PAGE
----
Before she and King Bifalt had parted, she had been honest with him. I told myself that I was waiting for you. I waited for the day when you would choose to love me. But now I know the truth. I have been waiting to find out who I am. Now she was eager to learn the truth.

For the same reason, she was also afraid. Her gift might prove to be a small one, useless in a time of war. And her husband loathed sorcery. He distrusted all sorcerers. Choosing to awaken her talent would mean turning her back on him. She could not forget the clenched anguish in his voice and face, in the blood on his mouth and the fire of his gaze, when he had protested, I will never see you again. Her eagerness seemed indistinguishable from dread.

Nevertheless she had other reasons for haste, better ones. While she was away, King Bifalt would be fighting battles that he could not hope to win. If she had not spent long years learning to compose herself, she would have been frantic to reach the Repository. She believed that the theurgists there had the power to save King Bifalt's realm-and his life.

She was riding in her personal carriage, a sturdy conveyance made for hard use and long trips rather than for the ostentation her dead father had preferred. Drawn by four dray-horses, it was large enough to seat six people with space to spare; it carried enough food and water for several days; and it had cabinets that could be opened to serve as bunks. Thanks to the care with which the stones of the roadbed had been fitted, the iron-shod wheels rolled smoothly, and springs on the axles softened the inevitable jolts. Even a weary old woman like Magister Facile could make her way to the Last Repository without discomfort.

There were twenty Amikan soldiers in the Queen's escort, men she had known long enough to trust. In particular, she had learned a fondness for their officer, Commander Crayn. With his sandstone eyes, his instinctive tact, and his willingness to question her decisions when they worried him, he suited her. He would keep her safe, care for her ordinary needs, and accompany her in silence when she wanted to be left alone.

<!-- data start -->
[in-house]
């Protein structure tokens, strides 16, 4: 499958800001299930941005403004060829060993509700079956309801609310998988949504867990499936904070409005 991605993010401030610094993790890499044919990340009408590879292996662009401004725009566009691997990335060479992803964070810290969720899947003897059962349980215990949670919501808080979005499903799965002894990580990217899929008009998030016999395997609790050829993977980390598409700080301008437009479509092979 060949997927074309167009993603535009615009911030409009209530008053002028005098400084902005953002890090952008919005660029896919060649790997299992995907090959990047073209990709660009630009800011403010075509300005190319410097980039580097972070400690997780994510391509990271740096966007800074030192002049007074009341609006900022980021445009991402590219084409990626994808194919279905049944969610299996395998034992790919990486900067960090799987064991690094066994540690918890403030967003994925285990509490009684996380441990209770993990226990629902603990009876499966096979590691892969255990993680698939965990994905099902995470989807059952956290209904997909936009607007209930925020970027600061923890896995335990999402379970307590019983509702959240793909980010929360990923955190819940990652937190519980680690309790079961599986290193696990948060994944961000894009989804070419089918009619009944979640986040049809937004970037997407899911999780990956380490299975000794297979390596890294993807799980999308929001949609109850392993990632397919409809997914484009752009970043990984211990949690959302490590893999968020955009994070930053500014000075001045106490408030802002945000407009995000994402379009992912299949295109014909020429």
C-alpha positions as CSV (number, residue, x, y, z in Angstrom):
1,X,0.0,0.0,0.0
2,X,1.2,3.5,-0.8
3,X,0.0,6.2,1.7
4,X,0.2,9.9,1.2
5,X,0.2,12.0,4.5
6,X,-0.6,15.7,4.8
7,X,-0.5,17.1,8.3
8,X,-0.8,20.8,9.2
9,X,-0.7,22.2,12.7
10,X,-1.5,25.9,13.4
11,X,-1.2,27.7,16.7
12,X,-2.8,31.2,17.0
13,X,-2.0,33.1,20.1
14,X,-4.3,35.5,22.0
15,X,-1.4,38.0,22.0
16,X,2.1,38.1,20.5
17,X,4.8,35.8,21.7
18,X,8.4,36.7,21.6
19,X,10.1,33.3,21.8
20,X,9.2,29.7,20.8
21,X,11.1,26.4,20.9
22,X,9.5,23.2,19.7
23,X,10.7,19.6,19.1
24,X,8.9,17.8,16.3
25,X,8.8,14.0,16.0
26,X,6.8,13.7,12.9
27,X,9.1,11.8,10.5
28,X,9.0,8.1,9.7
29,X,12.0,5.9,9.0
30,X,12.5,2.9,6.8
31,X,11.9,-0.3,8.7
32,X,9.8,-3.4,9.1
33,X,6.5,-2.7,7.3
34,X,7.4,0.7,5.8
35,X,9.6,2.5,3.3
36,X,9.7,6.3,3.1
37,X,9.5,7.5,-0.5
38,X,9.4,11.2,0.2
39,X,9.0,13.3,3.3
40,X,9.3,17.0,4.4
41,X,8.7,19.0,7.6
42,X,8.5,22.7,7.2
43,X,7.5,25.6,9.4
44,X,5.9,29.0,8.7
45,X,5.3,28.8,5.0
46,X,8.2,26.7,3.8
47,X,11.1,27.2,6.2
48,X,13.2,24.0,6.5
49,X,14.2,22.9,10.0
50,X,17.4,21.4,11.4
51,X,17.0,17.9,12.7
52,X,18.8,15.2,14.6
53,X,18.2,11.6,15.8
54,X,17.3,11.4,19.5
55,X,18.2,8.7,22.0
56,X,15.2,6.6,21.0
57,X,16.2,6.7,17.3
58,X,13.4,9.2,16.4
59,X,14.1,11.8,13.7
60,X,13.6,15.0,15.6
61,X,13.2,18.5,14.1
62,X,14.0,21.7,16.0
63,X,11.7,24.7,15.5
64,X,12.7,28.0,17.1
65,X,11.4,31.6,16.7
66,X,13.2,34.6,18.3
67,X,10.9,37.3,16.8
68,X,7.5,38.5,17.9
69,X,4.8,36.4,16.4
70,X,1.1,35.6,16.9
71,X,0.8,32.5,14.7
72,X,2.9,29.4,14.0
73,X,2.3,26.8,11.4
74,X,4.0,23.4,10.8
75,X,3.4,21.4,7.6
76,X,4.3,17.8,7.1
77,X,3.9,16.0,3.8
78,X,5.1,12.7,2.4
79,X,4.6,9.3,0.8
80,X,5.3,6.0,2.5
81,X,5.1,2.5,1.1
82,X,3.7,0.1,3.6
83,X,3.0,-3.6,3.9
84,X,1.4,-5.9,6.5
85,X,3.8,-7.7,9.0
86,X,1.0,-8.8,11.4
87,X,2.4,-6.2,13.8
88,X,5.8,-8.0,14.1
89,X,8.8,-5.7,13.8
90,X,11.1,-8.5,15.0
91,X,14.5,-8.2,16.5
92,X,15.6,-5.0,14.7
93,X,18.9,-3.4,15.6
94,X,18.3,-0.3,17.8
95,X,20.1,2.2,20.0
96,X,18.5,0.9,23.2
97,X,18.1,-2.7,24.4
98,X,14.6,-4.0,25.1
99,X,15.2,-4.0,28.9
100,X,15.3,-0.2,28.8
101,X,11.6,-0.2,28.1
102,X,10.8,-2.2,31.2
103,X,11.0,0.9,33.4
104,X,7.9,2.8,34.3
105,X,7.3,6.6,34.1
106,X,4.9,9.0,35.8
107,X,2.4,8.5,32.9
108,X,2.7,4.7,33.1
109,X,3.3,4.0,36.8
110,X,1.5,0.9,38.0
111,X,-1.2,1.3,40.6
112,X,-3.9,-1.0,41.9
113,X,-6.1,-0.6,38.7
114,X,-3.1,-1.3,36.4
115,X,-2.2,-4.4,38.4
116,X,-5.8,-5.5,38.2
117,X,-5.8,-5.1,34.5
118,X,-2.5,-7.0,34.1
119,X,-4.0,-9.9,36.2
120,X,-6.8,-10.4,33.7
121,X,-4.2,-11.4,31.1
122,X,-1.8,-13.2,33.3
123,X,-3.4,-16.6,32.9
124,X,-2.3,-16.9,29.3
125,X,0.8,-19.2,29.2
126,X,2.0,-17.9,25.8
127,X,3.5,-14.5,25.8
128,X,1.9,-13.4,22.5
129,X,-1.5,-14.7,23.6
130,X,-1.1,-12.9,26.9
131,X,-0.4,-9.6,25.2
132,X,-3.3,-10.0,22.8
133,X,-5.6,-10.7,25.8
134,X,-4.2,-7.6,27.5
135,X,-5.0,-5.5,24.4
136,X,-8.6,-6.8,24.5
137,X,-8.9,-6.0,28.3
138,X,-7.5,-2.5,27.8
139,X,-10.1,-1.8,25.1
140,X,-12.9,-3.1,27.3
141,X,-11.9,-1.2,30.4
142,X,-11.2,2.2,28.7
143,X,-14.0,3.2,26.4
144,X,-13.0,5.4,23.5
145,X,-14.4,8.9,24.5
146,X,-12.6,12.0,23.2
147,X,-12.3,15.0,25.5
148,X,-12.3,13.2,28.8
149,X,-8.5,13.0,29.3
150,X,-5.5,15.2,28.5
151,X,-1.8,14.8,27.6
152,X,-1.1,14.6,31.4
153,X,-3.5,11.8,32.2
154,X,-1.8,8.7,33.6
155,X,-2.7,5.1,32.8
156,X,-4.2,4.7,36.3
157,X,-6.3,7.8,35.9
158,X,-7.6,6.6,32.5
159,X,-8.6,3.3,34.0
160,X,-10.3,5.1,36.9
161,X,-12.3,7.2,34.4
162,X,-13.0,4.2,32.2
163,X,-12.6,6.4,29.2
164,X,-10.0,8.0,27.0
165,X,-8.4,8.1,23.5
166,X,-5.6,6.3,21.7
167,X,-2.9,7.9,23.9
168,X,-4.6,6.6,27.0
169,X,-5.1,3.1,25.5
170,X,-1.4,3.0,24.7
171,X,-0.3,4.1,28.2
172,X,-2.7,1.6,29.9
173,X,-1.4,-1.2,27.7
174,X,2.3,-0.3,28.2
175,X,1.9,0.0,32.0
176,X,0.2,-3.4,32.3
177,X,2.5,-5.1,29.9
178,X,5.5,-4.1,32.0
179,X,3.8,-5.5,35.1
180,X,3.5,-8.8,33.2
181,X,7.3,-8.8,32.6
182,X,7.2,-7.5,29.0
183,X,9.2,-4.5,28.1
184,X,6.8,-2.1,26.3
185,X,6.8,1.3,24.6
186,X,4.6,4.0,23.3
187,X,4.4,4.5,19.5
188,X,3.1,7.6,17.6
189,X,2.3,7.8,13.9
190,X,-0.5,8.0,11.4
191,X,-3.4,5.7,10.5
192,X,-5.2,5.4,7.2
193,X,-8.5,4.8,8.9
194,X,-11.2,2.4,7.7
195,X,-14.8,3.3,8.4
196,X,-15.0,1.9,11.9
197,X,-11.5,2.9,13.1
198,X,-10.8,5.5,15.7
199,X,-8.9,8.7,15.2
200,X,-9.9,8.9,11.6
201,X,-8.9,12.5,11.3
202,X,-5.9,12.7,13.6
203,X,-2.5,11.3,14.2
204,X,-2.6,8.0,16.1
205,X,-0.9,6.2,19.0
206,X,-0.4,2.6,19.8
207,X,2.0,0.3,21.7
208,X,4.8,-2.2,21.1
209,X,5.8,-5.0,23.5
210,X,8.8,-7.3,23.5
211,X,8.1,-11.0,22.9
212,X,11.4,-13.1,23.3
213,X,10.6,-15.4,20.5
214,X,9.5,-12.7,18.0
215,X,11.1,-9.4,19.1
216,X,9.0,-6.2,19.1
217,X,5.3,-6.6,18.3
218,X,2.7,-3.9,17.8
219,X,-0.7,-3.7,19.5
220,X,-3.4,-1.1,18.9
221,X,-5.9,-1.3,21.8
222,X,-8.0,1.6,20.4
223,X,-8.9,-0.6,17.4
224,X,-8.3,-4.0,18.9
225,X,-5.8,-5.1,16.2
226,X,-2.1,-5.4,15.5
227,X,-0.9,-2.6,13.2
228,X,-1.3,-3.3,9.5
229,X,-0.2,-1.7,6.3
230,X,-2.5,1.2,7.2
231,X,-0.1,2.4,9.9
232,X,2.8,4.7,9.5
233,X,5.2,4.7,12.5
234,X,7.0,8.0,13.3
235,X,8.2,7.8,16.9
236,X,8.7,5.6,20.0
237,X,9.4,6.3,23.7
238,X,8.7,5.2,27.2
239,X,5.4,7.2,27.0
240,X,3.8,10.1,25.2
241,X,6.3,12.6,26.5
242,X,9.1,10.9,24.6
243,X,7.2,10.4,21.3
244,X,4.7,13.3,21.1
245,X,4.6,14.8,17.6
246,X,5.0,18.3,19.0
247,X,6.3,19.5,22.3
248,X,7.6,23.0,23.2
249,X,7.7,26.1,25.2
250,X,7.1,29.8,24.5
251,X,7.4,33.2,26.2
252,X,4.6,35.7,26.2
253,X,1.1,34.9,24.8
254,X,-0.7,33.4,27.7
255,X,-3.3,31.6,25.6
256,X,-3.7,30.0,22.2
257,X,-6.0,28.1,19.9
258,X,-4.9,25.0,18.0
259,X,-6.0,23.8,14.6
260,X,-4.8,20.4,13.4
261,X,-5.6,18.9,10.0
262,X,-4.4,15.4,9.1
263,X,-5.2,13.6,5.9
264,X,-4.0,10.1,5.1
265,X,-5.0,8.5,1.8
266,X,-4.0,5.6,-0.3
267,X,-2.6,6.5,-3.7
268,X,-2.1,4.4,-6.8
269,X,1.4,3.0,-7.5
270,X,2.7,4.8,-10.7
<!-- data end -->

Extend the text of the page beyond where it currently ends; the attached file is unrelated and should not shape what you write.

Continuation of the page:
Her fellow passengers were another matter. Oh, they were silent enough. But the character of their silence did not ease Estie's impulse to fret.

Magister Facile was a self-tightening knot of anger and anticipated bereavement. She sat in her corner of the carriage like a woman who had closed a curtain around herself. To some extent, Estie understood the old woman. Facile was angry at her circumstances; angry at herself for growing old while the man she loved remained young; angry at whoever had poisoned that man. But she had a more immediate grievance as well.

King Bifalt felt that she had betrayed him. She had concealed Estie's gift for sorcery from him while revealing it to Estie herself. Now he believed that Magister Facile had used his Queen-Consort for her own ends just as the Magisters of the library had used him. For that, Facile resented him. She had left her lover behind so that she could help him and Belleger prepare for the Repository's war. That should have been enough to earn the trust of Belleger's King.

But she did not say so. On the sole occasion when Queen Estie had questioned her, the sorceress had replied without unclosing her jaws, "I am cut off from Apprentice Travail." Travail had been her lover before she had left the Repository to serve King Bifalt. He was the only representative of her home who had been able to hear her across the many leagues between them. "Magister Avail speaks in my mind. He tells me Travail still lives. He is only failing, not dead. But he cannot hear me."